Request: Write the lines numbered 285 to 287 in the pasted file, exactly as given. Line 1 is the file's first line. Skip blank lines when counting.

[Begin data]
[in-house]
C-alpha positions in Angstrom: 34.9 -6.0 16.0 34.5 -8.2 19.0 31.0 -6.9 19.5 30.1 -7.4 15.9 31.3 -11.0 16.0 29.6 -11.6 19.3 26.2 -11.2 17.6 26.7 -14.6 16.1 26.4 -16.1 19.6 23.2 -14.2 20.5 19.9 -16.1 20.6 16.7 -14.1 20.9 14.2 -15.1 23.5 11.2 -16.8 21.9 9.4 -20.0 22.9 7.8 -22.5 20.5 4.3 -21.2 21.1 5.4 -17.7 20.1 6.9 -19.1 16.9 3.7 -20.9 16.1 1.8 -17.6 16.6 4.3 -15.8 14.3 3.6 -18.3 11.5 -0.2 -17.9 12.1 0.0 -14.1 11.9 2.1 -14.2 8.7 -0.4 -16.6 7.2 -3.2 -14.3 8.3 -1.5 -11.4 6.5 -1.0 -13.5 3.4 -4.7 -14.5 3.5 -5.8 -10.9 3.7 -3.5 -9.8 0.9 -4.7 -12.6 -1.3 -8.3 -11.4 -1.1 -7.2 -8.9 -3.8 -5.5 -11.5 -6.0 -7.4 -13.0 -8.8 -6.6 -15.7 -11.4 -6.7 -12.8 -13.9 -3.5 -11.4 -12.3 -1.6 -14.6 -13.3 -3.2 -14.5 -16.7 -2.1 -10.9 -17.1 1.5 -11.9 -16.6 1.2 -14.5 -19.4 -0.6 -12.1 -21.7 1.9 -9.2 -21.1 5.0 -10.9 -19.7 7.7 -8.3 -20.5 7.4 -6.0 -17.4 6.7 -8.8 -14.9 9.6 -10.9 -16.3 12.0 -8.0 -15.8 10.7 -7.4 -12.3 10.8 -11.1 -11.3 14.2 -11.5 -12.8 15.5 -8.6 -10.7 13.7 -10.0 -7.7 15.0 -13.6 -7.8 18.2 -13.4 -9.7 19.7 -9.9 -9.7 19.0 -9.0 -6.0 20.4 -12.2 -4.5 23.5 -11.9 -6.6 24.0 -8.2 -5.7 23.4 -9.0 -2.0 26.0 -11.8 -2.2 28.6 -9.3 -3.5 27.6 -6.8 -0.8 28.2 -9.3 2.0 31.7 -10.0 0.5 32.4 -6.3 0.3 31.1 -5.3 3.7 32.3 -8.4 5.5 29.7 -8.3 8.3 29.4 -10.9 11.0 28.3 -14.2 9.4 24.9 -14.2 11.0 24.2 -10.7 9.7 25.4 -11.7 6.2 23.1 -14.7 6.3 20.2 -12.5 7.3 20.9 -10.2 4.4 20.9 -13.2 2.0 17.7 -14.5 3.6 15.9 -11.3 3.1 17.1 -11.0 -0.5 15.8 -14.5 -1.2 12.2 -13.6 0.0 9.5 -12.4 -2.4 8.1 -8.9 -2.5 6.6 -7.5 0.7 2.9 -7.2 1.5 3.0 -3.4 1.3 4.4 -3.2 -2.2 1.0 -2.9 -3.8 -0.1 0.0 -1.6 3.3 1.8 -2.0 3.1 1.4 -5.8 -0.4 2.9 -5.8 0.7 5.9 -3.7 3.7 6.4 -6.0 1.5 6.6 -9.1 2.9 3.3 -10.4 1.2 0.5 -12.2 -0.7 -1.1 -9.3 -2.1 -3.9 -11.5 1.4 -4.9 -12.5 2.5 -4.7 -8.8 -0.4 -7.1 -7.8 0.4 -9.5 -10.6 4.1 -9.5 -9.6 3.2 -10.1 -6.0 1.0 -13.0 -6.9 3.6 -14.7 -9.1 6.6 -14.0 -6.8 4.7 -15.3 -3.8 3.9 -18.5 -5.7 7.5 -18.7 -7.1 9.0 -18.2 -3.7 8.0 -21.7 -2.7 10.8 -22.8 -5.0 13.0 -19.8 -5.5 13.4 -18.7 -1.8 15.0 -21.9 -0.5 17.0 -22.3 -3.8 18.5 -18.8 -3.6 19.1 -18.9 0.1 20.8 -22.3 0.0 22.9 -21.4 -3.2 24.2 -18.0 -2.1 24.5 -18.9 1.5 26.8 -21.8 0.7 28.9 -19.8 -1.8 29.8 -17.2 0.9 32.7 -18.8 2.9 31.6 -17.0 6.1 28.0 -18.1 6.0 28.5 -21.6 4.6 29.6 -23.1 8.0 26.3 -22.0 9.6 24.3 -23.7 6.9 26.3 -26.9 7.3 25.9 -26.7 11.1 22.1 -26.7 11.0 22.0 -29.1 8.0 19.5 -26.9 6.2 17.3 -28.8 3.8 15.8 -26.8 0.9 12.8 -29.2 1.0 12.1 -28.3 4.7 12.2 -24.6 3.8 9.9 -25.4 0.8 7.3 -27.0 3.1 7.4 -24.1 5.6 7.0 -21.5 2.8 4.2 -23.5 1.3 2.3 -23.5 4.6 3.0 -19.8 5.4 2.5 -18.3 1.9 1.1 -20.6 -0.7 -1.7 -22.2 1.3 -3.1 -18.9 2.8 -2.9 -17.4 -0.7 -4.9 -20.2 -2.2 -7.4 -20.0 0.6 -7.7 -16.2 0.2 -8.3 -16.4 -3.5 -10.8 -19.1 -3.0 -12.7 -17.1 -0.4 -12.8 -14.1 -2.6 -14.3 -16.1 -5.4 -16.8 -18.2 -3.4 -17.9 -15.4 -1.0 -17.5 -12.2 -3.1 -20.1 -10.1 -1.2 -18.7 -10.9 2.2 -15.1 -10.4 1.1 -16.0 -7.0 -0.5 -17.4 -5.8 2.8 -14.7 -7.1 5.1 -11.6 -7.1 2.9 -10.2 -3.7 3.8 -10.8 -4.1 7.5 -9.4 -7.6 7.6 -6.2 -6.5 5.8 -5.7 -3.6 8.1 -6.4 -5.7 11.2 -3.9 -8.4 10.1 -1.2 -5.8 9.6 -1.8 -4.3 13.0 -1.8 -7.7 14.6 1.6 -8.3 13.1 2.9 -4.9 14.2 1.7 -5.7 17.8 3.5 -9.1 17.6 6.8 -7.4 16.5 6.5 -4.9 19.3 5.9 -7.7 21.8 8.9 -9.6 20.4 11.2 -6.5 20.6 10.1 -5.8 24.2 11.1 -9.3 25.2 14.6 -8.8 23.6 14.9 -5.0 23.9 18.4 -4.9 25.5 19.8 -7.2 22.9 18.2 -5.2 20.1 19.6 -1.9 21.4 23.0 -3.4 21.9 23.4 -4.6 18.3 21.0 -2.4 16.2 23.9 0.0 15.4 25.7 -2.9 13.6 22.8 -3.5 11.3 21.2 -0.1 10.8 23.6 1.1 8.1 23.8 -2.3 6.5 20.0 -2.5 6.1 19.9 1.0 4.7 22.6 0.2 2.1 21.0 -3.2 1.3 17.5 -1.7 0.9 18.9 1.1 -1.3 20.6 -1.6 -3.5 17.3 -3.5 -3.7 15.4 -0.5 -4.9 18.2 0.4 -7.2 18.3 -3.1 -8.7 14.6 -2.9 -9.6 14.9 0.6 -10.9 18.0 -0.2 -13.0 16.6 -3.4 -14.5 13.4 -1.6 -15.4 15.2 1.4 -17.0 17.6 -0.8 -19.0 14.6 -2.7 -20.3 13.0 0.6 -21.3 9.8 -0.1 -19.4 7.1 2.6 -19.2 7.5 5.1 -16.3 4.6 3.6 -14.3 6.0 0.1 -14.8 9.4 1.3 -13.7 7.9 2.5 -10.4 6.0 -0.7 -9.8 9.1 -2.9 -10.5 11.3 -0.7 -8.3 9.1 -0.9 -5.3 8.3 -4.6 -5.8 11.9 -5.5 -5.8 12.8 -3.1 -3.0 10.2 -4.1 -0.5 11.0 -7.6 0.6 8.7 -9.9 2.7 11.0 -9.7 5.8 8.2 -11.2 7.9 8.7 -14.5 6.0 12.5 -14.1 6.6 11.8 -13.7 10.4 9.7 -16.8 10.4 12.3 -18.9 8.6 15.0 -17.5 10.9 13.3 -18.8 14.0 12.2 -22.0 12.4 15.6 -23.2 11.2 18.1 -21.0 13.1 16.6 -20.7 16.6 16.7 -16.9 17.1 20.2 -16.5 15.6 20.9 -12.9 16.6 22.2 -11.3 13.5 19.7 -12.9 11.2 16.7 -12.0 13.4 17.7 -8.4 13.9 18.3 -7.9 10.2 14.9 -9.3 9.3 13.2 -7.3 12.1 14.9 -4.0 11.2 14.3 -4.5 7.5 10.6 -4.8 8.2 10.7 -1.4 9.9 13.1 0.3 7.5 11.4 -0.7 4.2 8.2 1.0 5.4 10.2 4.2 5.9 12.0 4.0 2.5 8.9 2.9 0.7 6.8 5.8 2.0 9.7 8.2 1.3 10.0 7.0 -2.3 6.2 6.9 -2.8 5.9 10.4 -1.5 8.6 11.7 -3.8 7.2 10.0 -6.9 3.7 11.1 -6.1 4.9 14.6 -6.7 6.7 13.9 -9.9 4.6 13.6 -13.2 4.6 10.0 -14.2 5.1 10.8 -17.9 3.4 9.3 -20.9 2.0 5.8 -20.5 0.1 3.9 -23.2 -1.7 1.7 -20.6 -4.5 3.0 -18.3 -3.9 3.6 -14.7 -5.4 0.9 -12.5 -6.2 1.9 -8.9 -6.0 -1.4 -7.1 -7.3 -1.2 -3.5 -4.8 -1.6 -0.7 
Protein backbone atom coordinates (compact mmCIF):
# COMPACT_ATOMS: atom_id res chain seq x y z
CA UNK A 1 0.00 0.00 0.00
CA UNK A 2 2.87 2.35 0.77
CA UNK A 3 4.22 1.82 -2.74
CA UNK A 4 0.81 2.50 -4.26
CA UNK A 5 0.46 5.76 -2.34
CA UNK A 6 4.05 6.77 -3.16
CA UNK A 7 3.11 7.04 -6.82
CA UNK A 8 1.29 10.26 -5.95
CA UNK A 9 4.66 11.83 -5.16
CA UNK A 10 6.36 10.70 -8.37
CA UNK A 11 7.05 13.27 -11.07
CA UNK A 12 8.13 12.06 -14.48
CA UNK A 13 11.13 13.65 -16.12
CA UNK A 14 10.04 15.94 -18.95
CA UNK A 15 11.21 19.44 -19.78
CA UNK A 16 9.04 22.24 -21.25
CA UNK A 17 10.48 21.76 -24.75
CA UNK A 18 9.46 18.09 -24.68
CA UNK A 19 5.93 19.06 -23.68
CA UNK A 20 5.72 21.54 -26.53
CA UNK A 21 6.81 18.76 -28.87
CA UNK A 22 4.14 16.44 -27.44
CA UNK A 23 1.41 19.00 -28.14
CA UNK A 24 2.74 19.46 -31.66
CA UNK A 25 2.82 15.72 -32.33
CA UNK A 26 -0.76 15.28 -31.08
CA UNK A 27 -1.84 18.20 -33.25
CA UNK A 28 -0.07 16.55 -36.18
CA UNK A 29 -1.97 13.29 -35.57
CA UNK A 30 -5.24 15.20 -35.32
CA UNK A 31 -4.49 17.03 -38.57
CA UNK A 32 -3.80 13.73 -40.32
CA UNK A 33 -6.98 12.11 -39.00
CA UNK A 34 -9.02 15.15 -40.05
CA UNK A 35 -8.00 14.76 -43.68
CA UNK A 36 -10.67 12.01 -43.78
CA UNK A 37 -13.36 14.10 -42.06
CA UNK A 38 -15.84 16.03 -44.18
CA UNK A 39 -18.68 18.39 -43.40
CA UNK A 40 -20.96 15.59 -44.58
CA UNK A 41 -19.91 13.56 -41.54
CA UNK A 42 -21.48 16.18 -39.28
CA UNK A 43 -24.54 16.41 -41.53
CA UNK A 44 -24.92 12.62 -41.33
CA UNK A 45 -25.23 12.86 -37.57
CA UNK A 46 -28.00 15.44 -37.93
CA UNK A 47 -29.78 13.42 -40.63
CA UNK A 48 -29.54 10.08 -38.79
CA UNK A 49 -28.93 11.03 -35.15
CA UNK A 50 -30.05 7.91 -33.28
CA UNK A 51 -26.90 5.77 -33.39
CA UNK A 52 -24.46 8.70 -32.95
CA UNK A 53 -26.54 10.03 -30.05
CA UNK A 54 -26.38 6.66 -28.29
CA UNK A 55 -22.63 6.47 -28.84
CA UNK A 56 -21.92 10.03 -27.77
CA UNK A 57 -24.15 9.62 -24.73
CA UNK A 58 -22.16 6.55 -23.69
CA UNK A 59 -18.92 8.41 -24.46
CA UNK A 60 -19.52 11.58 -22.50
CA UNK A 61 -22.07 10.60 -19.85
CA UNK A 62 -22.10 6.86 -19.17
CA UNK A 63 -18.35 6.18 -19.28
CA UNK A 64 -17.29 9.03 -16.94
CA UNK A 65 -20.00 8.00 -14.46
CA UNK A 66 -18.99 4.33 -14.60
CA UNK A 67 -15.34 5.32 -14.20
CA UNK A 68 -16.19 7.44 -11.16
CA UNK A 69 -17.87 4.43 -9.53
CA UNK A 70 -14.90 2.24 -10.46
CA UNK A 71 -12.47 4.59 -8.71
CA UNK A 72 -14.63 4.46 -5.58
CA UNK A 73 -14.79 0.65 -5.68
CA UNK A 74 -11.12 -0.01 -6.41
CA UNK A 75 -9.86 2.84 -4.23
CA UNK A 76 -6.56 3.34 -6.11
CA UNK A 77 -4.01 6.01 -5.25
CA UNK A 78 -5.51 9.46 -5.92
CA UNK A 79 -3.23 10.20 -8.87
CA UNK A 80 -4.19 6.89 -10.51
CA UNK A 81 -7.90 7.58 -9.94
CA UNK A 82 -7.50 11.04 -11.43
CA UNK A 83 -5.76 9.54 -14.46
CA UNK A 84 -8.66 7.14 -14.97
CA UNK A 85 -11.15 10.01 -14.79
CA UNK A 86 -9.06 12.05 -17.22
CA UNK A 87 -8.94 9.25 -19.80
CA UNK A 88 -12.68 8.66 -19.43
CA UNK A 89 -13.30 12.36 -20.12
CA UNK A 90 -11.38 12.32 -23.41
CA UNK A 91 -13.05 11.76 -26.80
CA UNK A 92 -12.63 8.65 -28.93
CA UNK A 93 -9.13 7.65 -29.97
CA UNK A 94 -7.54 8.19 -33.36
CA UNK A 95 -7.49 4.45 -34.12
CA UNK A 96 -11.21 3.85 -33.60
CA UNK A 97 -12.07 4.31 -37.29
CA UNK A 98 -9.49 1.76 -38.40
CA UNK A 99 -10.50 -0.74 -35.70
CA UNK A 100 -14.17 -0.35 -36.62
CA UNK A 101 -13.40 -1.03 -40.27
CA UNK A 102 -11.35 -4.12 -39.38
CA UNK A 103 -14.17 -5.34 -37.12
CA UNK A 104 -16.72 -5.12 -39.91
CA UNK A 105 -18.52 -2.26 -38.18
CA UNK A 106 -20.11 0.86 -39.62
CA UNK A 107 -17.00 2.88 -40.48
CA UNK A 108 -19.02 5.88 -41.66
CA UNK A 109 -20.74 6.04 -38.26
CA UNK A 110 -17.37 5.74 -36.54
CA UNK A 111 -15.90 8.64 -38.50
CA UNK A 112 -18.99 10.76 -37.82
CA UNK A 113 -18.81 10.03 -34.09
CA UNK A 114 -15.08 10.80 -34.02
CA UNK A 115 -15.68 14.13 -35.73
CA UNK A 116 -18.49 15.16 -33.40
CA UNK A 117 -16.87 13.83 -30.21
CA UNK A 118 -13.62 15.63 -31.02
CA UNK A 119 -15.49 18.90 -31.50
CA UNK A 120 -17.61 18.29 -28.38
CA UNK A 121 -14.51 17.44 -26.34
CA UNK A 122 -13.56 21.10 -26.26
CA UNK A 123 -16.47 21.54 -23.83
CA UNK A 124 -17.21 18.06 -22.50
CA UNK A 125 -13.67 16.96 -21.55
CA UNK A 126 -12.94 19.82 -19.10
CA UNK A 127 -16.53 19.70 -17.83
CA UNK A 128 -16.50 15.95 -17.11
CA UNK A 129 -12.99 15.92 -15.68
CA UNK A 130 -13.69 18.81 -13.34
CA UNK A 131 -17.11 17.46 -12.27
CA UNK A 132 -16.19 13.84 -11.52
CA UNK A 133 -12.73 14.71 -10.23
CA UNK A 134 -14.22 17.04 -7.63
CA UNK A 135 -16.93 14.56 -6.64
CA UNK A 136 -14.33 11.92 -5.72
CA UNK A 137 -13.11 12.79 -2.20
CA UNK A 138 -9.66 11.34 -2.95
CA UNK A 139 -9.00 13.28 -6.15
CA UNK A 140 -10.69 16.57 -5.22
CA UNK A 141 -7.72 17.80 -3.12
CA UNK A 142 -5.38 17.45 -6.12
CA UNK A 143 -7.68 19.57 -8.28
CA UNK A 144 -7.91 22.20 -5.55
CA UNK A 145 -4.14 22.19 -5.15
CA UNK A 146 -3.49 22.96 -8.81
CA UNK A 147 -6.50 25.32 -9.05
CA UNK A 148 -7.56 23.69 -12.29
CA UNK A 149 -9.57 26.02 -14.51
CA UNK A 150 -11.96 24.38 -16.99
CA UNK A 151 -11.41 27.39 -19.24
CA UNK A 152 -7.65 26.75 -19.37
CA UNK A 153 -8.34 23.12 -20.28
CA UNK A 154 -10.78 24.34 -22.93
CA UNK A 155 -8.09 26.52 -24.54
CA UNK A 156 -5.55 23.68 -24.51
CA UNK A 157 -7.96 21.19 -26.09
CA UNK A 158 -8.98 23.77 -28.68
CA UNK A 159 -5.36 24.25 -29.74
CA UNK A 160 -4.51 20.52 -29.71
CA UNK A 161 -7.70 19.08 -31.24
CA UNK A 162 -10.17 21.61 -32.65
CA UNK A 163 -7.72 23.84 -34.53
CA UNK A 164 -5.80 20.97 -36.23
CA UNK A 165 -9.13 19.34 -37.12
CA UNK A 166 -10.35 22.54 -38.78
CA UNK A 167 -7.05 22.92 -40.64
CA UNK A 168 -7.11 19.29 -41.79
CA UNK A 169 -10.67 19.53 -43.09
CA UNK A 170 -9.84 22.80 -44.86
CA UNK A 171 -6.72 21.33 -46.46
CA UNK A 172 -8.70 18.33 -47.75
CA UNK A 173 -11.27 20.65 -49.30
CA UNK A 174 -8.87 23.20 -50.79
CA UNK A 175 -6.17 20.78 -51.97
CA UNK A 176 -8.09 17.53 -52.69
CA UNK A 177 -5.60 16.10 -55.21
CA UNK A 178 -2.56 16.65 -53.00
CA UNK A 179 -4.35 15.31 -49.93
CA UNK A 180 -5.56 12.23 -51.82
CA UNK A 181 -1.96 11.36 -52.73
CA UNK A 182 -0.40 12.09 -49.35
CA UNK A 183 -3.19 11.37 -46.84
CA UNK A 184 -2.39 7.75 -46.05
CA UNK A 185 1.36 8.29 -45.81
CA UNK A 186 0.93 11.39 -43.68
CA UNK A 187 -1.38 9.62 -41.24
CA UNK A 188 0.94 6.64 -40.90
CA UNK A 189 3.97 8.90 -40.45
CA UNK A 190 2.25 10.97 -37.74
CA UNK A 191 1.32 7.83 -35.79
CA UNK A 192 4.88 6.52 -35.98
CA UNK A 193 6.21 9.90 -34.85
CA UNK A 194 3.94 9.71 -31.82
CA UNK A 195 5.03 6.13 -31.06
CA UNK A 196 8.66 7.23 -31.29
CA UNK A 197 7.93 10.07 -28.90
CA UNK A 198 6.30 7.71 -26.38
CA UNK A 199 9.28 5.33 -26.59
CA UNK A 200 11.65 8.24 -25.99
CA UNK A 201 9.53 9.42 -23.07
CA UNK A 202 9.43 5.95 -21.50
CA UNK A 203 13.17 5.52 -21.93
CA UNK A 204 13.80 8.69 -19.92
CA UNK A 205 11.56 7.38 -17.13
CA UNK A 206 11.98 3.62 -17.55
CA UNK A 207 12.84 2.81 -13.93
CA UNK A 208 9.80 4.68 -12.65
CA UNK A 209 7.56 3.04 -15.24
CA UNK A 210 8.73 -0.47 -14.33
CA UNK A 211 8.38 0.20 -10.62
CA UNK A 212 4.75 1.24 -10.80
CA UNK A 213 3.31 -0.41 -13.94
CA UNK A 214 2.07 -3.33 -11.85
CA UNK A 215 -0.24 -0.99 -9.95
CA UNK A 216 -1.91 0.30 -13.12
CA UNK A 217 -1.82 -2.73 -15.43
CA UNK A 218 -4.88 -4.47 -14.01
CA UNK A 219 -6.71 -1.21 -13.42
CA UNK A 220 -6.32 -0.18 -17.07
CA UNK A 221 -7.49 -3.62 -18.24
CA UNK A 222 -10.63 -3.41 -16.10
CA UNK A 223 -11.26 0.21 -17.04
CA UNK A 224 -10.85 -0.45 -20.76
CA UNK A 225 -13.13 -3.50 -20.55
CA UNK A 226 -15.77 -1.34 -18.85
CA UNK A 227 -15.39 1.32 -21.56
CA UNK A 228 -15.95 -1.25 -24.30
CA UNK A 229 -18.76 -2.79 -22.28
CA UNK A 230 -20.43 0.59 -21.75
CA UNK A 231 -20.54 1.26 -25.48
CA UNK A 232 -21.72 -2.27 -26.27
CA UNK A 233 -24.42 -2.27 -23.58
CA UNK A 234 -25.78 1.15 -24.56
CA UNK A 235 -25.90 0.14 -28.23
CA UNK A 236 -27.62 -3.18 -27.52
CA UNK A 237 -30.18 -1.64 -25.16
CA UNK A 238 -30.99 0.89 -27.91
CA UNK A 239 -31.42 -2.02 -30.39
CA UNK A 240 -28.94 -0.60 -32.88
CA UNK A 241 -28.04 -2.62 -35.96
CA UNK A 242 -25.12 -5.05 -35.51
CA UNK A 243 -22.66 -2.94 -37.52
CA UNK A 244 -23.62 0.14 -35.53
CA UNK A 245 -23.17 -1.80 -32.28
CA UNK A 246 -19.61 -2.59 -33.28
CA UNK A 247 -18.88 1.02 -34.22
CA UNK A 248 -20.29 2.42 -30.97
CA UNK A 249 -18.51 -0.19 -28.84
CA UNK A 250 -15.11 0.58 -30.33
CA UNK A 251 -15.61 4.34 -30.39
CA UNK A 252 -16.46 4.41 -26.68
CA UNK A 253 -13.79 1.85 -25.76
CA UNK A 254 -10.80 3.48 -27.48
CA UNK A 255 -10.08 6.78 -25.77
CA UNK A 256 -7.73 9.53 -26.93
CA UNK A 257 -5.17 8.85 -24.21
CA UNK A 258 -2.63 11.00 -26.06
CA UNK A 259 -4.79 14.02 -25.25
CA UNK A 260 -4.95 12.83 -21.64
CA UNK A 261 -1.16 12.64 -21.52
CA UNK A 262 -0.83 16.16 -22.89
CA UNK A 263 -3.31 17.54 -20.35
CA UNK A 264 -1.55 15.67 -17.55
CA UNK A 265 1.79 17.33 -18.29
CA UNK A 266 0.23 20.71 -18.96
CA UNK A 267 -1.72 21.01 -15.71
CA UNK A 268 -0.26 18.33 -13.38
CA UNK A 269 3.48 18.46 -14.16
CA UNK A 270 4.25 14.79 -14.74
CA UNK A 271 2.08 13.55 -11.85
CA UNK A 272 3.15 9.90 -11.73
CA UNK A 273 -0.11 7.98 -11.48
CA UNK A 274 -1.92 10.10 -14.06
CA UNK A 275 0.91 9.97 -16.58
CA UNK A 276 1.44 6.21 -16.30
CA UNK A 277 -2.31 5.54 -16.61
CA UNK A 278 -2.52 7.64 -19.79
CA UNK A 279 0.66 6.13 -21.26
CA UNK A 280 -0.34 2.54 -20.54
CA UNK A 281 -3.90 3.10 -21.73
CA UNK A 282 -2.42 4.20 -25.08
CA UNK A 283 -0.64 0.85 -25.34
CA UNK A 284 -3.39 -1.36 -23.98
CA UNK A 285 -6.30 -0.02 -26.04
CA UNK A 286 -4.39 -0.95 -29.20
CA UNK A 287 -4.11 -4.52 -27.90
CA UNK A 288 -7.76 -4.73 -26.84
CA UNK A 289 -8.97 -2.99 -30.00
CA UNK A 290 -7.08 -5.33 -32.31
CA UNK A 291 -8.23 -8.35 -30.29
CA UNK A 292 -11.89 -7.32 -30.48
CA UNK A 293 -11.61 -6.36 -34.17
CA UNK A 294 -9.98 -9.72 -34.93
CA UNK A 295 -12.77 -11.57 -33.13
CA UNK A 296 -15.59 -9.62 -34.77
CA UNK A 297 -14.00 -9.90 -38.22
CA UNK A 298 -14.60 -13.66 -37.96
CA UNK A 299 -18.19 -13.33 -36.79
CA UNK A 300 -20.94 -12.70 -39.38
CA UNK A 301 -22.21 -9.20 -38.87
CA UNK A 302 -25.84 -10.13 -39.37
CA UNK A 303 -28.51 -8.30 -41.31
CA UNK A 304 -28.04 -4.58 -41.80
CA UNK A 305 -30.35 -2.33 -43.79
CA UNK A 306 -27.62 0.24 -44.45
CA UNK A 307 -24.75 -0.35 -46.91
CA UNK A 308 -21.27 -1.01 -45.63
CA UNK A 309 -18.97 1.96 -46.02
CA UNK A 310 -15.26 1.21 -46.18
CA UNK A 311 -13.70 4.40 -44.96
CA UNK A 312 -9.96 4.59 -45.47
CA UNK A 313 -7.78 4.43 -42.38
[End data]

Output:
CA UNK A 281 -3.90 3.10 -21.73
CA UNK A 282 -2.42 4.20 -25.08
CA UNK A 283 -0.64 0.85 -25.34